The scuba set can be carried by the diver in several ways. The two most common basic mounting configurations are back-mount and side-mount, and back-mount may be expanded to include auxiliary side-mounting, including bungee-constrained low profile side-mount, and the less compact sling-mount or stage-mount arrangement.
Most common for recreational diving is the stabilizer jacket harness, in which a single cylinder, or occasionally twins, is strapped to the jacket style buoyancy compensator which is used as the harness. Some jacket style harnesses allow a bailout or decompression cylinder to be sling mounted from D-rings on the harness. A bailout cylinder can also be strapped to the side of the main back-mounted cylinder.
Another popular configuration is the backplate and wing arrangement, which uses a back inflation buoyancy compensator bladder sandwiched between a rigid backplate and the main gas cylinder or cylinders. This arrangement is particularly popular with twin or double cylinder sets, and can be used to carry larger sets of three or four cylinders and most rebreathers. Additional cylinders for decompression can be sling mounted at the diver's sides.
It is also possible to use a plain backpack harness to support the set, either with a horse-collar buoyancy compensator, or without any buoyancy compensator. This was the standard arrangement before the introduction of the buoyancy compensator, and is still used by some recreational and professional divers when it suits the diving operation.
Surface-supplied divers are generally required to carry an emergency gas supply, also known as a bailout set, which is usually back-mounted open circuit scuba connected into the breathing gas supply system by connecting an interstage hose to the gas switching block, (or bailout block), mounted on the side of the helmet or full-face mask, or on the diver's harness where it can easily be reached, but is unlikely to be accidentally opened. Other mounting arrangements may be used for special circumstances.
Side-mount harnesses support the cylinders by clipping them to D-rings at chest and hip on either or both sides, and the cylinders hang roughly parallel to the diver's torso when underwater. The harness usually includes a buoyancy compensator bladder. It is possible for a skilled diver to carry up to 3 cylinders on each side with this system.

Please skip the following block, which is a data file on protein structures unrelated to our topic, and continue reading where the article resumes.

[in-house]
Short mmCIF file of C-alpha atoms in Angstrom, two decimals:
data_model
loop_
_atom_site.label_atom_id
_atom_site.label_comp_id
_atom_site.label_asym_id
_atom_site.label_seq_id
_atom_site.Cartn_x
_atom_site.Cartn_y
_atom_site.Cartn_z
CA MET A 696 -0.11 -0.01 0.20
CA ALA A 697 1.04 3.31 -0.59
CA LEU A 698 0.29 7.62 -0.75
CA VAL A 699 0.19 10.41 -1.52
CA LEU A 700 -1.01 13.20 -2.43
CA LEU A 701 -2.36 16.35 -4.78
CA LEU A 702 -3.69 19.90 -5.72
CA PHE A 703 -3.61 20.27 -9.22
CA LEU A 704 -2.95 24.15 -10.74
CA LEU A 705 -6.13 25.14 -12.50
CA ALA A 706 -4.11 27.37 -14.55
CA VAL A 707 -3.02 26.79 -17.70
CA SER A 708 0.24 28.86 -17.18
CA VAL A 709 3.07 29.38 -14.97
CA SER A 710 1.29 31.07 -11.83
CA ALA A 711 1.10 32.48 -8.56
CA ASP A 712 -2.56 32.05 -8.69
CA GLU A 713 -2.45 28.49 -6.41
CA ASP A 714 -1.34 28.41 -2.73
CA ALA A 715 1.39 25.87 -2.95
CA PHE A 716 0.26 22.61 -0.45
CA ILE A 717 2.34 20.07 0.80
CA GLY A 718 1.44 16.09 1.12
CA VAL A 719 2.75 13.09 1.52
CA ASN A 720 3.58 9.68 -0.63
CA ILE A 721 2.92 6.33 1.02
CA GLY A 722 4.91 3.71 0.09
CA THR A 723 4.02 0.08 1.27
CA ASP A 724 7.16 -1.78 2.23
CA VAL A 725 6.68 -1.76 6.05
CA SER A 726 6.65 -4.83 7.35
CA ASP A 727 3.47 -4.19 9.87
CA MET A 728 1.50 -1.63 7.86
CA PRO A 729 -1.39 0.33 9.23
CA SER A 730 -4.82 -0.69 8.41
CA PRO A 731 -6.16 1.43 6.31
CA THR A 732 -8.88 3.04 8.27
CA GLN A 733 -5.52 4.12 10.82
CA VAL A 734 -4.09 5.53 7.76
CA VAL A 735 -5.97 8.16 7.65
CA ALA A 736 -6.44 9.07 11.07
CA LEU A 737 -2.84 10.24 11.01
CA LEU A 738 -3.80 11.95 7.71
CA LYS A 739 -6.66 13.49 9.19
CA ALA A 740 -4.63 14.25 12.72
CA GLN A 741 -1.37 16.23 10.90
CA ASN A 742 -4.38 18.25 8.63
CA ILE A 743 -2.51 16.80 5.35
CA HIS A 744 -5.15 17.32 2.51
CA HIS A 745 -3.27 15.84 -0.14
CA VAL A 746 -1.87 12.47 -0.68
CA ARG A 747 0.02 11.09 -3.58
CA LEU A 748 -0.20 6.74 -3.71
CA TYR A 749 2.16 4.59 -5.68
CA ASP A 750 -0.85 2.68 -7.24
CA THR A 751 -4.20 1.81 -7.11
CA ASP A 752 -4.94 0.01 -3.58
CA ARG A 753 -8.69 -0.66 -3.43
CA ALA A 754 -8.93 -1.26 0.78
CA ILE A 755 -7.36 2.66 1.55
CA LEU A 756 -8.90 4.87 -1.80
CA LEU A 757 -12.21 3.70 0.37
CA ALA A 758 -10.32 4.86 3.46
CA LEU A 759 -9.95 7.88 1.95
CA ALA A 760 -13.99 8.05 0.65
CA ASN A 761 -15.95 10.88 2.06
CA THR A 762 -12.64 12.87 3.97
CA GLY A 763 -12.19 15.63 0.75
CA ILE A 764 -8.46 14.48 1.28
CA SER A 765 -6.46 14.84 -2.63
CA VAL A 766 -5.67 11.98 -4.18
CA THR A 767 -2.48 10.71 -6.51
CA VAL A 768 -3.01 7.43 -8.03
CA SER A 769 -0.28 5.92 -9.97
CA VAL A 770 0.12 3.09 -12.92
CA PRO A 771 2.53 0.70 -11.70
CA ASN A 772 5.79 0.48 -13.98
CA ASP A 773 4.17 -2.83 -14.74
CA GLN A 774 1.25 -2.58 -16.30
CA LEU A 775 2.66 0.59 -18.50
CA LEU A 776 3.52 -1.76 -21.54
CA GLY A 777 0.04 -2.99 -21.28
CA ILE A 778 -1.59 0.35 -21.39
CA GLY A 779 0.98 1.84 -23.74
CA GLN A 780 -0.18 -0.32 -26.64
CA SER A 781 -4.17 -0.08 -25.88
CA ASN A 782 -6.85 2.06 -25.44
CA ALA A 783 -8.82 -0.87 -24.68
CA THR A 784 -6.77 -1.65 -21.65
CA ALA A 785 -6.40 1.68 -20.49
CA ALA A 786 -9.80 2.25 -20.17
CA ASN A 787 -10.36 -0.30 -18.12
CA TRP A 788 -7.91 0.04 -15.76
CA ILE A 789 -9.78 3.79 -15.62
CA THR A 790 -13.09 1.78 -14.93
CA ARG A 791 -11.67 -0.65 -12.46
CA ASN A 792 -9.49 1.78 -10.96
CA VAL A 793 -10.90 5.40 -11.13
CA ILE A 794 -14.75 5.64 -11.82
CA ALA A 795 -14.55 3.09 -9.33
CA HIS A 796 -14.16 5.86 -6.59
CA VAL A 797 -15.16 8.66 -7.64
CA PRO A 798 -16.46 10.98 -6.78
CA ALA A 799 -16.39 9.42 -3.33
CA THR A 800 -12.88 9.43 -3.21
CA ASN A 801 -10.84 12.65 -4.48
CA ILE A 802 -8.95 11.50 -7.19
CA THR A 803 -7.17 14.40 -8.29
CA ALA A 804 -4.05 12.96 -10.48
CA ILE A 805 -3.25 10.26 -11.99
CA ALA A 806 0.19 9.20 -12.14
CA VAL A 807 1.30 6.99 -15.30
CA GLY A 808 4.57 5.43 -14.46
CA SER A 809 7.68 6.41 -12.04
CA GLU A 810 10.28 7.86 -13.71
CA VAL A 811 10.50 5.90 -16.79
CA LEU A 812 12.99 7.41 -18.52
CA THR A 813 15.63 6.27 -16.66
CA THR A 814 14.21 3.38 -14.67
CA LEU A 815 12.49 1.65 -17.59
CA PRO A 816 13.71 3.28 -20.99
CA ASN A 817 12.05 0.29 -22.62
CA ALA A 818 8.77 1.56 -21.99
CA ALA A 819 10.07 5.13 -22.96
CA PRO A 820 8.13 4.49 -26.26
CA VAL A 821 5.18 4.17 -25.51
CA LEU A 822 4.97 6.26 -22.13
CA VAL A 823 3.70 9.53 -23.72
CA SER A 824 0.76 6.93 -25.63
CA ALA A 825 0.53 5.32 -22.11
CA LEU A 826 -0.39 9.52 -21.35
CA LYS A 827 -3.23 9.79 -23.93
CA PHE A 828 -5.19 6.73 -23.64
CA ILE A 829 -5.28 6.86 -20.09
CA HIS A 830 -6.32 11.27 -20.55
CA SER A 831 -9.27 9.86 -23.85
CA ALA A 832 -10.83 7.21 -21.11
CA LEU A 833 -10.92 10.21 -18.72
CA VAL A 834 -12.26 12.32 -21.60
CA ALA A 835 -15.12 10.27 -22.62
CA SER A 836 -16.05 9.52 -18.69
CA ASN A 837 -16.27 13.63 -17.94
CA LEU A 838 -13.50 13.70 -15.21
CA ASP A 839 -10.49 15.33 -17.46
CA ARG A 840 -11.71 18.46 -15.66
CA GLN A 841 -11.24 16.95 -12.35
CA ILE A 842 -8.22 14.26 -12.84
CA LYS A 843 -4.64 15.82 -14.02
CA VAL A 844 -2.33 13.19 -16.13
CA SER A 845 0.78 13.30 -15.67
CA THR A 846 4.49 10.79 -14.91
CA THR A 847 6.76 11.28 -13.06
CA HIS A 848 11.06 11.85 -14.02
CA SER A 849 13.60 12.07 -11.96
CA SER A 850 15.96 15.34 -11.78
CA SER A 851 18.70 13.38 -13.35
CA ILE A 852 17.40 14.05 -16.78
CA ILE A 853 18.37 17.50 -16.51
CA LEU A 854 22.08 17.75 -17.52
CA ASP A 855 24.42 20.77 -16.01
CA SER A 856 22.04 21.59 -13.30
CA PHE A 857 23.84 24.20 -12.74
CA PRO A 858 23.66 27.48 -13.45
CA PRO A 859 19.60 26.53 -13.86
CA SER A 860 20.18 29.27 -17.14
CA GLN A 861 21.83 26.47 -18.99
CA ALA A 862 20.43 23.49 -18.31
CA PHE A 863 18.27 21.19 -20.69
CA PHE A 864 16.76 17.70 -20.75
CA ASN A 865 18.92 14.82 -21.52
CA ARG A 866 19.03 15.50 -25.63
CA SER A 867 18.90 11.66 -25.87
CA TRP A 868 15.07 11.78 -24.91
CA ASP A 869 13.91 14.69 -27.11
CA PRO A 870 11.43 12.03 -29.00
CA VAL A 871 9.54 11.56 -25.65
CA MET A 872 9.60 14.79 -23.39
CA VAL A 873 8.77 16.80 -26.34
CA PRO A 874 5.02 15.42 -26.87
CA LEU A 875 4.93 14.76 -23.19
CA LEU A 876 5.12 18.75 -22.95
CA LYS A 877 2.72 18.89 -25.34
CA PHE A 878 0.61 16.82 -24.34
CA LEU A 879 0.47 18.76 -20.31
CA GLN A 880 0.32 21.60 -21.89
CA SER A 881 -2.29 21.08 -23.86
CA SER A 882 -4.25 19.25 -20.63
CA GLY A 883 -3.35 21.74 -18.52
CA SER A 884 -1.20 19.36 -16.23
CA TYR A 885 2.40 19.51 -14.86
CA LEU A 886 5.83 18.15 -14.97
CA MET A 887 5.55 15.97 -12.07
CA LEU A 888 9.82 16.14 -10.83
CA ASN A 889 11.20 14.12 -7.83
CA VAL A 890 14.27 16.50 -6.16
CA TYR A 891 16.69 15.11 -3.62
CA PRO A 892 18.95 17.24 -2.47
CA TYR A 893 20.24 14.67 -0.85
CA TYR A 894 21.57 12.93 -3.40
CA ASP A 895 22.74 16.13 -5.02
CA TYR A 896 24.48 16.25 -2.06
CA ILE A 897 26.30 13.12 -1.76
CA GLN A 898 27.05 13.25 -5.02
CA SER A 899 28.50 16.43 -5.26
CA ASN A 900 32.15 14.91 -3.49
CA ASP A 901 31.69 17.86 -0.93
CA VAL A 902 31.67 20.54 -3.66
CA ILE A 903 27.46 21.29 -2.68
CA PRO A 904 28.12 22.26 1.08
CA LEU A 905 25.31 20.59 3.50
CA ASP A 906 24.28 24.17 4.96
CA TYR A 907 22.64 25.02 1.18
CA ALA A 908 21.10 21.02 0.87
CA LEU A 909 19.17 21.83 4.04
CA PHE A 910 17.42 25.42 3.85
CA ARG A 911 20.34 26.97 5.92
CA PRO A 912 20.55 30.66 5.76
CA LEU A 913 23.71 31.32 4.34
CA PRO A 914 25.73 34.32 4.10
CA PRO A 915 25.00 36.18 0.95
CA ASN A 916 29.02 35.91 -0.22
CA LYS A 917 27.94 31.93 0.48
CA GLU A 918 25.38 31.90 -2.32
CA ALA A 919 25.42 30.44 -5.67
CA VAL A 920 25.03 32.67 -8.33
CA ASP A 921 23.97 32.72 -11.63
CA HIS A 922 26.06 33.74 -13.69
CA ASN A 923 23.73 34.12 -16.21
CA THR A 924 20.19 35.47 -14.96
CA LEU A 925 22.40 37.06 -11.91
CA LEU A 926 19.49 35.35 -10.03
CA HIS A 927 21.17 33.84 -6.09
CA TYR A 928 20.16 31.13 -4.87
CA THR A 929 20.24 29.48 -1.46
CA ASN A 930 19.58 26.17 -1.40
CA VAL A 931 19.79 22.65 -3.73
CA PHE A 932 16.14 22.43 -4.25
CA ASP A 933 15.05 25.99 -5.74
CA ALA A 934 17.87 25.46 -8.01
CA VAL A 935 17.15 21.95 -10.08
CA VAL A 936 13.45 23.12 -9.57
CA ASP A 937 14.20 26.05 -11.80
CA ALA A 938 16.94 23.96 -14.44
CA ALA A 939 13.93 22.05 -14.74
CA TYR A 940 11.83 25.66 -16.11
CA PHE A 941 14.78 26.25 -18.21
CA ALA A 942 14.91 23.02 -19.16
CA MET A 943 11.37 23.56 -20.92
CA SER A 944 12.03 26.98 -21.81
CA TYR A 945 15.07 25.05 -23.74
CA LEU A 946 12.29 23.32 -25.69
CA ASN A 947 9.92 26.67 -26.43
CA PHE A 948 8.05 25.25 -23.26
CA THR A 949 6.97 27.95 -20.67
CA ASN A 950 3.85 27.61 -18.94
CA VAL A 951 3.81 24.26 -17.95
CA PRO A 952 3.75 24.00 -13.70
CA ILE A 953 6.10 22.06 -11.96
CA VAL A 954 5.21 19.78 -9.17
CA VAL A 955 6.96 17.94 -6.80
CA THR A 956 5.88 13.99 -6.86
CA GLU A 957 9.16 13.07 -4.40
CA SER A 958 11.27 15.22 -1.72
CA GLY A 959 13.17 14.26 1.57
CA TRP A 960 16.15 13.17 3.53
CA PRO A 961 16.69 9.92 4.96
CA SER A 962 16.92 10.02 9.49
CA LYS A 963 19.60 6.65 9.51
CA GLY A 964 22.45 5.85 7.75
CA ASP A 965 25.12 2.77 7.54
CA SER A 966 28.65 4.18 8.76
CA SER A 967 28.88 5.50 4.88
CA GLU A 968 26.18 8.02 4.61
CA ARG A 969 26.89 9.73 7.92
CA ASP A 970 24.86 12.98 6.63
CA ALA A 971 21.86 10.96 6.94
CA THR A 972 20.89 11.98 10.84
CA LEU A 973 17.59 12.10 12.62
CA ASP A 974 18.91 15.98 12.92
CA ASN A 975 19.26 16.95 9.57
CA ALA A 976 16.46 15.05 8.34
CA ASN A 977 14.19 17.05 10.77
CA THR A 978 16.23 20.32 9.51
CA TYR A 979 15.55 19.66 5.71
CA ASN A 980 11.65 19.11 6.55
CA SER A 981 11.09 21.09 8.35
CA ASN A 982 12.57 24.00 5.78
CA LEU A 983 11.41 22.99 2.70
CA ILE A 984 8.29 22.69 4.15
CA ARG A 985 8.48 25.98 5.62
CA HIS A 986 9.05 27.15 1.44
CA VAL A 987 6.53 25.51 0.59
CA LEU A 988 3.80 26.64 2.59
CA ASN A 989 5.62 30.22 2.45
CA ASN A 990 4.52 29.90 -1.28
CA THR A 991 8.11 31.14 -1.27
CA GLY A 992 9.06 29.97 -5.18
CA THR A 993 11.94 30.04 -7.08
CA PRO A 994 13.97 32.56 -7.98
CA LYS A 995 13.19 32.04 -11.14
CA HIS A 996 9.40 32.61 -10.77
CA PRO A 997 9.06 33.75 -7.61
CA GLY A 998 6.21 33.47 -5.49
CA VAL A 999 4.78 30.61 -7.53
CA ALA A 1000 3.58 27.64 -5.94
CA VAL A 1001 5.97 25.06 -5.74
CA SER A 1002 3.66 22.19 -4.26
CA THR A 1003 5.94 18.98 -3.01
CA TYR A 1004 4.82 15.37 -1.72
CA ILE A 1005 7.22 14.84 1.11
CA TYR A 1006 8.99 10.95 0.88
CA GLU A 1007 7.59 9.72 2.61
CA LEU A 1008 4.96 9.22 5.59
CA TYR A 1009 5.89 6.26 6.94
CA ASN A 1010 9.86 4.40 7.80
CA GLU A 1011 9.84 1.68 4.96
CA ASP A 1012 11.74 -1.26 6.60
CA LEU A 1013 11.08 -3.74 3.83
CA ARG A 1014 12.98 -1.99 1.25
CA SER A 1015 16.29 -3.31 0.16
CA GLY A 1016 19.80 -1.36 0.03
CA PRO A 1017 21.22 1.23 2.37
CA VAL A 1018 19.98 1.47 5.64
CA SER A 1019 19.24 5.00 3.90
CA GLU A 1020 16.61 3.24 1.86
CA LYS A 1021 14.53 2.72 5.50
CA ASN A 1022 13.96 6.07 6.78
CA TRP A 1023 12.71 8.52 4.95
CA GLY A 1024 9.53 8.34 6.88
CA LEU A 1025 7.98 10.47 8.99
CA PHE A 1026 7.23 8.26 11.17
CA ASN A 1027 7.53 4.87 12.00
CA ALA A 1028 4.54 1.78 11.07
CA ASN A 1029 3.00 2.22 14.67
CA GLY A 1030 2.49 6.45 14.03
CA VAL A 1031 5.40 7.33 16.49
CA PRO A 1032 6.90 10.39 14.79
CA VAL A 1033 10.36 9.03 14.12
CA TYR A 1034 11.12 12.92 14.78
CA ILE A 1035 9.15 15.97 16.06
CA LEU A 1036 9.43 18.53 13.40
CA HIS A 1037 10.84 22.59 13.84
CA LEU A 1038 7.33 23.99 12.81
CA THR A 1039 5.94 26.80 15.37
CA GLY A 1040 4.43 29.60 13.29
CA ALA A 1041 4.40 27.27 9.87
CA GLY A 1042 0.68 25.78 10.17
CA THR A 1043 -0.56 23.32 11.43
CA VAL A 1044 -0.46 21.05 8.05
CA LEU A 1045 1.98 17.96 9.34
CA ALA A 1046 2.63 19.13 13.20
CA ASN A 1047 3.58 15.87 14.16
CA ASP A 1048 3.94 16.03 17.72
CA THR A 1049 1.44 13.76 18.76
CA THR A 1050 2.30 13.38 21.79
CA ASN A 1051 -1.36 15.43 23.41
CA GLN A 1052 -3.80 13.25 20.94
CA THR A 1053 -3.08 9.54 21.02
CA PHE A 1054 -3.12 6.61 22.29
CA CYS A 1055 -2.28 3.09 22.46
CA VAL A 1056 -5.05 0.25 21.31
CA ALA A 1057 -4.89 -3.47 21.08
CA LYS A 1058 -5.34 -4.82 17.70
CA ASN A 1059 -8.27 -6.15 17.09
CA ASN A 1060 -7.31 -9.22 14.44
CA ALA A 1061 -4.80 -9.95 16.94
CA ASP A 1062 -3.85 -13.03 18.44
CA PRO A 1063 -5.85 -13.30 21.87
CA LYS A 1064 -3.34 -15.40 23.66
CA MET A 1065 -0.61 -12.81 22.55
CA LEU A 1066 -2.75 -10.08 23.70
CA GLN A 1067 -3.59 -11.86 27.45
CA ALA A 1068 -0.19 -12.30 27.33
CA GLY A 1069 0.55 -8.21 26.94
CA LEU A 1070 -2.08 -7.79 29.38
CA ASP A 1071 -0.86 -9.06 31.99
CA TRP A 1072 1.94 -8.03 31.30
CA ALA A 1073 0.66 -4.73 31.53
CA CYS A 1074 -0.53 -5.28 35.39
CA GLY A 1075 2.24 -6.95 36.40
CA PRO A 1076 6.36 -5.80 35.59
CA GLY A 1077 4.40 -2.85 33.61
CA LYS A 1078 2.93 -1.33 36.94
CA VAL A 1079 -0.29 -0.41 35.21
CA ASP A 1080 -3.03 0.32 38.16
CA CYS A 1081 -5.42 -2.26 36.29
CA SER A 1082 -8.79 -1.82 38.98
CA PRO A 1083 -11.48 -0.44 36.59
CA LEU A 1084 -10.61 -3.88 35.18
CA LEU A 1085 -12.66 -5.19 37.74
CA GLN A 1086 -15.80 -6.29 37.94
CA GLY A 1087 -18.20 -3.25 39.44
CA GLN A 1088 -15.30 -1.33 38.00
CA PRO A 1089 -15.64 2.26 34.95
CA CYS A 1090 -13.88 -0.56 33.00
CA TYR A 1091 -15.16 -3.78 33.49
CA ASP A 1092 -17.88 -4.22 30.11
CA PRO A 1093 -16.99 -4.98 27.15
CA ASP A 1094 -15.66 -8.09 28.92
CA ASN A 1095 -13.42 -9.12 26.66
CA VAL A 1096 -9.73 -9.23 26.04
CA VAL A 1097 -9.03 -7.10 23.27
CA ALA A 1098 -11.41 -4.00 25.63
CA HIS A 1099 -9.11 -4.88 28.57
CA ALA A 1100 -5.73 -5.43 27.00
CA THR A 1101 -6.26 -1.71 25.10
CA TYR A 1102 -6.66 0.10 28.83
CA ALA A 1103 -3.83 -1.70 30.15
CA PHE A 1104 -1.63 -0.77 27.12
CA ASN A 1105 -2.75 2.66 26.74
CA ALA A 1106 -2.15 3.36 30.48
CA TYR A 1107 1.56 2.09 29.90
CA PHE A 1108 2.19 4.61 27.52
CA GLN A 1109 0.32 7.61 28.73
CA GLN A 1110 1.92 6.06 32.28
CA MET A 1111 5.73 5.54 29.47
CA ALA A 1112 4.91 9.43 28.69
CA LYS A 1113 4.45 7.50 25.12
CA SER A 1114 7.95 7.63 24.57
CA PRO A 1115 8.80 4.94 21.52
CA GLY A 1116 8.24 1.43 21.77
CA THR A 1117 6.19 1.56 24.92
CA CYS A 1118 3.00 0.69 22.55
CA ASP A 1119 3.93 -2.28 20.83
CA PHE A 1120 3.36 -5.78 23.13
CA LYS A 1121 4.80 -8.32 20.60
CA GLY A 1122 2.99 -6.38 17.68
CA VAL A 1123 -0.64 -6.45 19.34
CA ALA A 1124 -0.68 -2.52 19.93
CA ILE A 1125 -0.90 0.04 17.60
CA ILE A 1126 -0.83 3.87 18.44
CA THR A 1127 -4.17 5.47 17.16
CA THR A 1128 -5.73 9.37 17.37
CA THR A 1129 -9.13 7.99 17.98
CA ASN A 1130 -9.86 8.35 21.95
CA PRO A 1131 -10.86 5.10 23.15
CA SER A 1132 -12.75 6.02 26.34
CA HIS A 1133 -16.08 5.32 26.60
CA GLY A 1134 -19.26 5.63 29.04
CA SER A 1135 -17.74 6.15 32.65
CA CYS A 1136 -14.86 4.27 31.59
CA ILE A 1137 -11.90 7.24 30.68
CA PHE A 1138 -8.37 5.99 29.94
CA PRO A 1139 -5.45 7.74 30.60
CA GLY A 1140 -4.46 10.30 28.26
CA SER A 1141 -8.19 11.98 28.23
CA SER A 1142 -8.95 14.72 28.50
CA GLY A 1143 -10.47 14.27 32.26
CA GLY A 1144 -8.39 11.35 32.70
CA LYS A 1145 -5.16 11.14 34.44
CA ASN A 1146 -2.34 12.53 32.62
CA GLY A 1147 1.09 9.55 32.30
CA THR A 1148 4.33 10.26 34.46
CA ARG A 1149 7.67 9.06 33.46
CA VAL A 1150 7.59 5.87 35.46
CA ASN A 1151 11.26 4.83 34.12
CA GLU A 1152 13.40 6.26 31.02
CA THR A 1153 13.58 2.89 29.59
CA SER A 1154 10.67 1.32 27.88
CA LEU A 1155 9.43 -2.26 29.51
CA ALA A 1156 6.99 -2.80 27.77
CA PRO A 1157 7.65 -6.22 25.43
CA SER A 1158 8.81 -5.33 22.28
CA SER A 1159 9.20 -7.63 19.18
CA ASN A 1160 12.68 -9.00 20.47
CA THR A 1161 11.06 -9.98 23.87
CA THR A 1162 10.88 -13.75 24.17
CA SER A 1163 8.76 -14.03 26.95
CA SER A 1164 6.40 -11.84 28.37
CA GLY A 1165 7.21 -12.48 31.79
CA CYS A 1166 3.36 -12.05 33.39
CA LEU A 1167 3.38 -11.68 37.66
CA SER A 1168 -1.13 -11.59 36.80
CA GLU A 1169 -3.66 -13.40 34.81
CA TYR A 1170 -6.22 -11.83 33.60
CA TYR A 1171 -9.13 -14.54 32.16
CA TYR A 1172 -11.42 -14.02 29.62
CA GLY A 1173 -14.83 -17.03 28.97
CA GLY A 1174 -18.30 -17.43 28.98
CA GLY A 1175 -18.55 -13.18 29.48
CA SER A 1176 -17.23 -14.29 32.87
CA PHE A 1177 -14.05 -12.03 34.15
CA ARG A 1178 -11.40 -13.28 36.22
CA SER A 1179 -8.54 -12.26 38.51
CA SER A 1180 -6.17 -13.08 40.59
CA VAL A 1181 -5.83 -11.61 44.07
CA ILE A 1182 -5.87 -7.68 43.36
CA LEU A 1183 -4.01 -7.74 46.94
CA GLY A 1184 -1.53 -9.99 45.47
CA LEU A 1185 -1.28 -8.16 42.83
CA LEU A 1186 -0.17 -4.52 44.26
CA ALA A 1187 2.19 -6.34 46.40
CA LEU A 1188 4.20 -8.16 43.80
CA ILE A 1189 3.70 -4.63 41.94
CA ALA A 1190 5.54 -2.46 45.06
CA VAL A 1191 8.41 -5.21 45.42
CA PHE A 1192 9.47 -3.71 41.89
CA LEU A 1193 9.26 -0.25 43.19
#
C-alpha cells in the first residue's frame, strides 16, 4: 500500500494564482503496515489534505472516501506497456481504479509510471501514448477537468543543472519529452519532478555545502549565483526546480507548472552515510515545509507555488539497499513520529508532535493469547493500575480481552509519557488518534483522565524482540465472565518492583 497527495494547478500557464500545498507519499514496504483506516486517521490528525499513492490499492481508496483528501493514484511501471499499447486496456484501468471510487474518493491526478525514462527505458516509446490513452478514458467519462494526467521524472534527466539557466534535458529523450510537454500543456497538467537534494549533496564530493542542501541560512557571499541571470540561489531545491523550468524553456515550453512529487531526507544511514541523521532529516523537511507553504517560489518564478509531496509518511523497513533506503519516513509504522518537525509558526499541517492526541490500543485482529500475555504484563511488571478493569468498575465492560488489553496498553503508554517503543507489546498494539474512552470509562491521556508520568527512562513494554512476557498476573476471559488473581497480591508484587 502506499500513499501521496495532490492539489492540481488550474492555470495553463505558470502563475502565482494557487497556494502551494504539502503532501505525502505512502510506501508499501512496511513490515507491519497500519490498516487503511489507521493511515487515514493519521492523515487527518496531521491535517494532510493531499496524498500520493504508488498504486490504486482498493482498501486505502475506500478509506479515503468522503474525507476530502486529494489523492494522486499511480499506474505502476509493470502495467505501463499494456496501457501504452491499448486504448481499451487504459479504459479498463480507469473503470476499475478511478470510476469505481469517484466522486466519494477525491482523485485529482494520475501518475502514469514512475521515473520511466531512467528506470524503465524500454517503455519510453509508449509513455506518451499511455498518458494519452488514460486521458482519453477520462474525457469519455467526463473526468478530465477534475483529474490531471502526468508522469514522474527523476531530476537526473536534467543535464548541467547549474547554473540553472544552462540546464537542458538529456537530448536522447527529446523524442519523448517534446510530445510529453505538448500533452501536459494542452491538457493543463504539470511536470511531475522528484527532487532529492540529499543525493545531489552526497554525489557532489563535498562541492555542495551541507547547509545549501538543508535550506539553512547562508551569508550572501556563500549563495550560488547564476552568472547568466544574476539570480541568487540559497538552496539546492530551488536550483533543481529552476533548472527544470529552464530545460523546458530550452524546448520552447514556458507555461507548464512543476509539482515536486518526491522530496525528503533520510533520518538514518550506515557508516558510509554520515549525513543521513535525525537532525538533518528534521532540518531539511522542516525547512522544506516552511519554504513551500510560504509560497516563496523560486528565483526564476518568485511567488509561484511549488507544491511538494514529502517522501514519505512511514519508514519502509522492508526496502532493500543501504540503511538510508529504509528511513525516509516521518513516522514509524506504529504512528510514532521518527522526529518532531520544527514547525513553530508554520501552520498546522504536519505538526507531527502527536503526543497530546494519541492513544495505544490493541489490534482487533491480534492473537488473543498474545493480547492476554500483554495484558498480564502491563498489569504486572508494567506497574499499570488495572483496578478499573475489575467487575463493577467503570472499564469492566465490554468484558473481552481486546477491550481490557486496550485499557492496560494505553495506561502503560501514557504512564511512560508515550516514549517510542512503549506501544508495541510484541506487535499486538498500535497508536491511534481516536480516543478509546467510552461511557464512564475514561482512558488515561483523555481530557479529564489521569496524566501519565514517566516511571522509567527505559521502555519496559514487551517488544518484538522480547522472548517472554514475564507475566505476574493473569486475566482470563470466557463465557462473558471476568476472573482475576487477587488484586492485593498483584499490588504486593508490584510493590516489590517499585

An unusual configuration which does not appear to have become popular is the integrated harness and storage container. These units comprise a bag which contains the buoyancy bladder and the cylinder, with a harness and regulator components which are stored in the bag and unfolded to the working position when the bag is unzipped. Some military rebreathers such as the Interspiro DCSC also store the breathing hoses inside the housing when not in use.
Technical divers may need to carry several different gas mixtures. These are intended to be used at different stages of the planned dive profile, and for safety reasons it is necessary for the diver to be able to check which gas is in use at any given depth and time, and to open and close the supply valves when required, so the gases are generally carried in fully self-contained independent scuba sets, which are suspended from the harness at the diver's sides. This arrangement is known as stage mounting. Stage sets may be cached along a penetration guideline to be retrieved during exit for convenience. These are also sometimes called drop tanks.
Every scuba harness requires a system for supporting the cylinders on the harness, and a system for attaching the harness to the diver.